Tacoma's Freedom Fair air show next week will fill the skies over Commencement Bay with aerobatic planes -- just not Raptors, Hornets and anything called Stealth.
Federal budget cuts resulting from sequestration and imposed by the Department of Defense have done what enemy forces only wish they could do: ground U.S. air power. The Defense Department has canceled military aircraft participation at air shows and other public events across the country and even at the recent Paris Air Show.
The Blue Angels, a staple at Seattle's Seafair, will be a no-show at the August event for the same reason.
"Nationwide, there's no military participation whatsoever (in air shows)," said Doug Fratoni, Freedom Fair's air show coordinator.
It hasn't been easy, but Fratoni was able to keep the show at the usual two hours by increasing the number of civilian acts.
Crowds at Thursday's Freedom Fair still might see a C-17 over Commencement Bay -- but only if one of the giant planes is making a final approach to McChord Field as they do on most days.
Usually, one of the Globemasters can be counted on to thrill Freedom Fair crowds with a low flyby along the Ruston Way waterfront.
But not this year.
Last year, crowds were enthralled by the aerobatics of the nation's most advanced jet fighter, the
F-22 Raptor. At one point, the stealth fighter joined up with a vintage P-51 Mustang for an intergenerational flyby. Thousands of cameras up and down the waterfront recorded the moment.
"We normally count on military participation to fill out the show -- almost up to half," Fratoni said. "We've had to hire more performers. It's put a real financial hurt on us."
Stunt performers have carefully choreographed and timed shows, usually 10 to 15 minutes long, and can't simply tack on extra minutes.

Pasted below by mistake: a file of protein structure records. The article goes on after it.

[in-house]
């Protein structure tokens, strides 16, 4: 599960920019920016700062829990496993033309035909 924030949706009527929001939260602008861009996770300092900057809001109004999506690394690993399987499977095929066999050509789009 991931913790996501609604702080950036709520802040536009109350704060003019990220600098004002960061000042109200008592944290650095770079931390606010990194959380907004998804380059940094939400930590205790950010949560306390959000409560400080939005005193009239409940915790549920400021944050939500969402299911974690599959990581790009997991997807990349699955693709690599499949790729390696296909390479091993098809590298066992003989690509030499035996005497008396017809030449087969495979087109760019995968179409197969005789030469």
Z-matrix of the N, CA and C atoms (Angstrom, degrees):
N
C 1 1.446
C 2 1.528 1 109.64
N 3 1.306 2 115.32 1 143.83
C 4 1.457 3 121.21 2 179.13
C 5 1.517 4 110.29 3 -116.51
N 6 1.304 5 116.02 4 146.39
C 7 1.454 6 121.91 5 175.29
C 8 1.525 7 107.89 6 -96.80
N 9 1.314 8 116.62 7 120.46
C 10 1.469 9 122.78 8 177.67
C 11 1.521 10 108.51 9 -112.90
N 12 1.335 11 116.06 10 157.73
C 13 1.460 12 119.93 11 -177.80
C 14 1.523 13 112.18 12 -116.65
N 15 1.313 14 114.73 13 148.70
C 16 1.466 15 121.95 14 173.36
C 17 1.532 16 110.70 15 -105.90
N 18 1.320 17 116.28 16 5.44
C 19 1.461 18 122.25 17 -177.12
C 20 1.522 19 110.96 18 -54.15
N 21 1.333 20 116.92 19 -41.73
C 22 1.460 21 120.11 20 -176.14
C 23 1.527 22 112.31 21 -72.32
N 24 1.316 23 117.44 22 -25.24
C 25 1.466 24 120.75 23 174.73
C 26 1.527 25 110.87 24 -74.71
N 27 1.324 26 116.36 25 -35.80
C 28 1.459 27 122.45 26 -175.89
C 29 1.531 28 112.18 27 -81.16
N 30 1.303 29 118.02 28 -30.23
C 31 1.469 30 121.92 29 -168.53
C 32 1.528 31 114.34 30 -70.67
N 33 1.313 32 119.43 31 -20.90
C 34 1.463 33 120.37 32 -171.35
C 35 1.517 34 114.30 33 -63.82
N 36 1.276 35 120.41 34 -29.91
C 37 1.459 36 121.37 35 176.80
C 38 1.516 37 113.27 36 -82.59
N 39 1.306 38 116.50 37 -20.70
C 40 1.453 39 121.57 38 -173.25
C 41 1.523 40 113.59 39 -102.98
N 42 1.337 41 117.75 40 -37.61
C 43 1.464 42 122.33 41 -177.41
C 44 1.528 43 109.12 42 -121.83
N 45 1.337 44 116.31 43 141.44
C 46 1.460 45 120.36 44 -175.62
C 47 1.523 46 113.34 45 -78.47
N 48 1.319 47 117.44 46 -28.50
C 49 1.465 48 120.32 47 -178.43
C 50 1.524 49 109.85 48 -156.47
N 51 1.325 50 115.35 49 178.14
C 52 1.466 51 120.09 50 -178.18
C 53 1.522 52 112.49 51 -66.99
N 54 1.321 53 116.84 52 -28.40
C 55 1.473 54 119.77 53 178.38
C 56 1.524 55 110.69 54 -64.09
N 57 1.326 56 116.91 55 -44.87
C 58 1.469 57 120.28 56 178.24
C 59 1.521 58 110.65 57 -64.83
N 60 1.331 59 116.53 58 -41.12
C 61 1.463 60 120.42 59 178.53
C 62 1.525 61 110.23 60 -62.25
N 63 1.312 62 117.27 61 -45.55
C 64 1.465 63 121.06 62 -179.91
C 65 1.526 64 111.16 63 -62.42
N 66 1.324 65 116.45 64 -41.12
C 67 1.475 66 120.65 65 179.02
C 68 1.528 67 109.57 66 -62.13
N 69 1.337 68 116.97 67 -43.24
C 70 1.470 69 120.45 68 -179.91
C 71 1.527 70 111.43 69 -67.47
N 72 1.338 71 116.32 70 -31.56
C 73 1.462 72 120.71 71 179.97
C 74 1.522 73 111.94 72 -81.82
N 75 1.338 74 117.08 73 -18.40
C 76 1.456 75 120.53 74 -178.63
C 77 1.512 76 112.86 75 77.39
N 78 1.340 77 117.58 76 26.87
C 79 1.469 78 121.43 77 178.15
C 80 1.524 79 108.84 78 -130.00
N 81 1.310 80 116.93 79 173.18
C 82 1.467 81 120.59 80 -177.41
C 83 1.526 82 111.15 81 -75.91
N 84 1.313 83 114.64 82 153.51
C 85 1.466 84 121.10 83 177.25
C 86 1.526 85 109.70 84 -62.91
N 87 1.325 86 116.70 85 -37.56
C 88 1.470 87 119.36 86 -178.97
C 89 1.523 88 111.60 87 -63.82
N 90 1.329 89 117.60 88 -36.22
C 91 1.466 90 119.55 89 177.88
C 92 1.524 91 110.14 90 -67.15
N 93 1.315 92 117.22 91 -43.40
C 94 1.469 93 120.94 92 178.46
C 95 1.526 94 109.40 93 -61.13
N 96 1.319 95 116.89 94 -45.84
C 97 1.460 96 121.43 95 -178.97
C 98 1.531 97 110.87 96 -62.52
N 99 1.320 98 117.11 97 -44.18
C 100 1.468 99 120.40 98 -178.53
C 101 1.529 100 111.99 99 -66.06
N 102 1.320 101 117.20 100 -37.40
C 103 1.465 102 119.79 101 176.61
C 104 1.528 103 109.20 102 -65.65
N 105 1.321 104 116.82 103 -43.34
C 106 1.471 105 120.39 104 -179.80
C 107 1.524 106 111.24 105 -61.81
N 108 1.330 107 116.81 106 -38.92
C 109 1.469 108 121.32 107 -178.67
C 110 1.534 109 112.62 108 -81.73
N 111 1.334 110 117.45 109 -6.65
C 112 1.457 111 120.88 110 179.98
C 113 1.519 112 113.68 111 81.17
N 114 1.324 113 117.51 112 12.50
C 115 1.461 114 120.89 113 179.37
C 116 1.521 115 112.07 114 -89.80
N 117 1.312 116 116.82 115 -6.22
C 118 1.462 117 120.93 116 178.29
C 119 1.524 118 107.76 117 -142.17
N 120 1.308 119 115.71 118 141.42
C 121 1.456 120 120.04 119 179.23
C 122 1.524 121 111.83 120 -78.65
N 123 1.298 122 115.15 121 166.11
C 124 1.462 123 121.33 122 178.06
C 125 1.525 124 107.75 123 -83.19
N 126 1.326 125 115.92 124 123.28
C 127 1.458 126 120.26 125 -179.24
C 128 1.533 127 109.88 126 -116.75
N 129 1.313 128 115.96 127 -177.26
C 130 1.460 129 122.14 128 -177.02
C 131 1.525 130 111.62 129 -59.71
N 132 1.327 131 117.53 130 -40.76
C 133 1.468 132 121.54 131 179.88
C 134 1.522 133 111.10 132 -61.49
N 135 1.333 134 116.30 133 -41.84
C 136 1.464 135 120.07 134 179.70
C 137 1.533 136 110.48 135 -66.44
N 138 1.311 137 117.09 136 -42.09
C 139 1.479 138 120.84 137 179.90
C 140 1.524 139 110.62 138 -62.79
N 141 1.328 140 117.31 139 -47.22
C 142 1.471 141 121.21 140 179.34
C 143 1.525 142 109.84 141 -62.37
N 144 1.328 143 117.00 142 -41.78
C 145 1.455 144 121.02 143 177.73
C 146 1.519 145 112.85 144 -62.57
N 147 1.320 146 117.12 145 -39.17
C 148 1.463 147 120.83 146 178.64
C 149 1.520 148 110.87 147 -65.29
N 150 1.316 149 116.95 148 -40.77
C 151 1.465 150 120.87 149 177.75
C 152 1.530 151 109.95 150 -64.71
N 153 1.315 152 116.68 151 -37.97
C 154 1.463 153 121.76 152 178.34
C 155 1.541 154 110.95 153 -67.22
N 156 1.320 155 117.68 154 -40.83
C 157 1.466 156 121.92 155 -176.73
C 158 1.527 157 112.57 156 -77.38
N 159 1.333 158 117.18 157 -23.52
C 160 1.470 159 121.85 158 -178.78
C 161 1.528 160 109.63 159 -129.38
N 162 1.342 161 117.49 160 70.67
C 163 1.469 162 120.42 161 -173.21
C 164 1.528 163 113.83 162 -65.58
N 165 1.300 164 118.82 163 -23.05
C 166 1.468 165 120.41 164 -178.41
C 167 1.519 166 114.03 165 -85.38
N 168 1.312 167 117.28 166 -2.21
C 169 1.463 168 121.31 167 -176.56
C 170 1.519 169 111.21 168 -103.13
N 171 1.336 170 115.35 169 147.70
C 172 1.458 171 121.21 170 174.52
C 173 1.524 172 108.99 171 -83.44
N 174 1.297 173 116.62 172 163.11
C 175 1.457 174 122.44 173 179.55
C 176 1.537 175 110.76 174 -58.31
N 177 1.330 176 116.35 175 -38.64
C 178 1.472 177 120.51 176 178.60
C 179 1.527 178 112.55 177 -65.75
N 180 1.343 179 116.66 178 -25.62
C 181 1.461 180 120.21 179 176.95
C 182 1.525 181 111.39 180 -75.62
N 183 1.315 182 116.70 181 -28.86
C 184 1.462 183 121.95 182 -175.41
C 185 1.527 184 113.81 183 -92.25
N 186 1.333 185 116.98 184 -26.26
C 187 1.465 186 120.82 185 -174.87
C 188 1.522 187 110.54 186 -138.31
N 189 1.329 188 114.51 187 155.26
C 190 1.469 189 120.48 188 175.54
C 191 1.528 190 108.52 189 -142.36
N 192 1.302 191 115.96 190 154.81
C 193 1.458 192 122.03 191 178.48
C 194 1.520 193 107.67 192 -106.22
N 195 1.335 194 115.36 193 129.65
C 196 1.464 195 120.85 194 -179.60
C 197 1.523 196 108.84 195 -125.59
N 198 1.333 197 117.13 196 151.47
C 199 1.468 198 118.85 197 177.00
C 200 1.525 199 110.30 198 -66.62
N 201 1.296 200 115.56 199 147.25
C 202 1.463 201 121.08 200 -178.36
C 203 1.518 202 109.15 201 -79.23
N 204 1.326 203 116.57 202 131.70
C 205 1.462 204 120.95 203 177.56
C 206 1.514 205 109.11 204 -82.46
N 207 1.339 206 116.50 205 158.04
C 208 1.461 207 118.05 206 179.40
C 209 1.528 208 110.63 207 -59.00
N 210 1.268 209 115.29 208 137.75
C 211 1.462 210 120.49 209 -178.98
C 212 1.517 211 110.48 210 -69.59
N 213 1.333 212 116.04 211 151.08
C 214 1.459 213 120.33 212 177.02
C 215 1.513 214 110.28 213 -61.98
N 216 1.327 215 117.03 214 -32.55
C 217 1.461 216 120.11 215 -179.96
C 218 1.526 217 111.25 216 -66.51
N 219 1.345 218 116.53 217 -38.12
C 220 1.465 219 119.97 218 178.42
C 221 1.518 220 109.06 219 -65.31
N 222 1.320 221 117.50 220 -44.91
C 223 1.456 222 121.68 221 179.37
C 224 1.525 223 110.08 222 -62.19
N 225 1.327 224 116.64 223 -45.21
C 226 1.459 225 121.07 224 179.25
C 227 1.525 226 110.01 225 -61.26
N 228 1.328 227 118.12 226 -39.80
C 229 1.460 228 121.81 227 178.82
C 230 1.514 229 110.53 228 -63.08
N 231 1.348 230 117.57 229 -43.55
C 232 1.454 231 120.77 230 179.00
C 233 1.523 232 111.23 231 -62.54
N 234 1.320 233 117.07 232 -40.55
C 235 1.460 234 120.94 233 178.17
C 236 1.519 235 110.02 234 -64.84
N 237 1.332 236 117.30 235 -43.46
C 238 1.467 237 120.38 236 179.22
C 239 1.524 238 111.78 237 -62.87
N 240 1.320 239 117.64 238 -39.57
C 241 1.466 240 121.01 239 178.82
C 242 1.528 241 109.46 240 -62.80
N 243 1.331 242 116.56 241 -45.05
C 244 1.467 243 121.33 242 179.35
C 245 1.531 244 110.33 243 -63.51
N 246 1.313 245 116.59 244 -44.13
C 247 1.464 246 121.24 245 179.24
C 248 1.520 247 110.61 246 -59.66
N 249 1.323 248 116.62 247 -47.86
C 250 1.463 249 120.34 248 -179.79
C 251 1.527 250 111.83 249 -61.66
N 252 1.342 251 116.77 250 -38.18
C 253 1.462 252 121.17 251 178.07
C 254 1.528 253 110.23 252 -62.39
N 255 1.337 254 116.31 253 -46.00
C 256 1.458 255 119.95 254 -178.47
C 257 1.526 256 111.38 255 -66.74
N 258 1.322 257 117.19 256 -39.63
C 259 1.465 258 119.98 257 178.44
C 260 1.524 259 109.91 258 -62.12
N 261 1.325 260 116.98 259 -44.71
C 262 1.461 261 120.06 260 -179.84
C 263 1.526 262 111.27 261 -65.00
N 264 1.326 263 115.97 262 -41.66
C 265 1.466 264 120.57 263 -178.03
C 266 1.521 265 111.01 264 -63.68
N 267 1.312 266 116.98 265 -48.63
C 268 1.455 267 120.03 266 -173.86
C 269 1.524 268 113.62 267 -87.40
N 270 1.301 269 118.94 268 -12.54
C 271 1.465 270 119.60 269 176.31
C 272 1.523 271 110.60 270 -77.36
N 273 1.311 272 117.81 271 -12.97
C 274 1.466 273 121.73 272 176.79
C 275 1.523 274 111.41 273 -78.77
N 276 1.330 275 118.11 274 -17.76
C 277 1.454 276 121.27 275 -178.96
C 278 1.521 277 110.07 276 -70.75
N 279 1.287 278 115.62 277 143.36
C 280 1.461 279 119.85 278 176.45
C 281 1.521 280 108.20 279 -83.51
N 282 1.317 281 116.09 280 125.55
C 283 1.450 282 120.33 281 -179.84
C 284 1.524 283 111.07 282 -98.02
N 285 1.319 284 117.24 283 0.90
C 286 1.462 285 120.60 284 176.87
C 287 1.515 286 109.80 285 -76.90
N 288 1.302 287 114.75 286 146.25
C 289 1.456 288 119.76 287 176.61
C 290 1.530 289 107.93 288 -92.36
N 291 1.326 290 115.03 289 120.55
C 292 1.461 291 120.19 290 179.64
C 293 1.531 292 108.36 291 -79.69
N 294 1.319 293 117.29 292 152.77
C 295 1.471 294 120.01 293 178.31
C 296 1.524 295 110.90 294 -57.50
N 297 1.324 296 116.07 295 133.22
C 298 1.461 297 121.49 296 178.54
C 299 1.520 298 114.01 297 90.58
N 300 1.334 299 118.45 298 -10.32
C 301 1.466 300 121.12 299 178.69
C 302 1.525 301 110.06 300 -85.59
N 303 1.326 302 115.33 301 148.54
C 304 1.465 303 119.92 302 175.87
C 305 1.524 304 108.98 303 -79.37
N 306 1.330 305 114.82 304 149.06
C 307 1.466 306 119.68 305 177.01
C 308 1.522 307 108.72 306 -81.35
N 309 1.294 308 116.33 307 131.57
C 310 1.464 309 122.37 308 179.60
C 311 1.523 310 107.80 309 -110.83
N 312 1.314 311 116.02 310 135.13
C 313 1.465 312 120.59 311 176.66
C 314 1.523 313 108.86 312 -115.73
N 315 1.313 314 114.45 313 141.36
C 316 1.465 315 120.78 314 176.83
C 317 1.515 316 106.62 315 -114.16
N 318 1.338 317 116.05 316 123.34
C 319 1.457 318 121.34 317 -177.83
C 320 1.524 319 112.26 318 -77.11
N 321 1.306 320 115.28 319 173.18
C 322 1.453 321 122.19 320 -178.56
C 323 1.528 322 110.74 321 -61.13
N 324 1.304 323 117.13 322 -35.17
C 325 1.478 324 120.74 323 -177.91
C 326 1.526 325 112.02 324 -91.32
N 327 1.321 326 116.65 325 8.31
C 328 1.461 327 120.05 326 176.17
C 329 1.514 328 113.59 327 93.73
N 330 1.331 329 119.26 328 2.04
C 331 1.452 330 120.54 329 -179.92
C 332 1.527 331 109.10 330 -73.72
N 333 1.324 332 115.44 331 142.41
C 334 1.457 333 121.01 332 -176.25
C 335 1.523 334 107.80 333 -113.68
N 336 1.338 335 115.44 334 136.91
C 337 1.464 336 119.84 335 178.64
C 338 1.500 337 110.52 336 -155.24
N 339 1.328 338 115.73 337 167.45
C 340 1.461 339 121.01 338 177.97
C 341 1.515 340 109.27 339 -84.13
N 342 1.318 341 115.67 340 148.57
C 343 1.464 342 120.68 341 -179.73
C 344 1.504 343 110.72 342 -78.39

This year's show features new and returning acts.
--Will Allen, The Flying Tenor, will open the air show. He sings the national anthem while performing aerobatics in his biplane.
--Gregory "Wired" Colyer will fly the Ace Maker T-33 Shooting Star, one of the earliest jet trainers dating from the late 1940s.
--Vicky Benzing will fly her 1940 Stearman biplane, which first went into service as a World War II trainer. The big red plane has a slow roll rate, but Benzing's barnstorming maneuvers are a crowd pleaser.
--The father and son team of Bud and Ross Granley come from a large Canadian family of military and civilian pilots. Both Granleys now live in the Puget Sound area, and they will fly two aerobatic planes in a duo performance.
--Renny Price of Tualatin, Ore., will fly a Russian-made Sukhoi SU-29. The lightweight plane can perform a 360-degree roll every second.
--Dan Vance flies his P-51 Mustang, known as "Speedball Alice," in the Reno National Championship Air Races every year. In Tacoma, he will perform a warbird aerobatic routine.
--Tim Weber can pull 10 g's in his German-built Extra 300S. His routine consists of low-level aerobatics, gyroscopic tumbles and zero-airspeed maneuvers.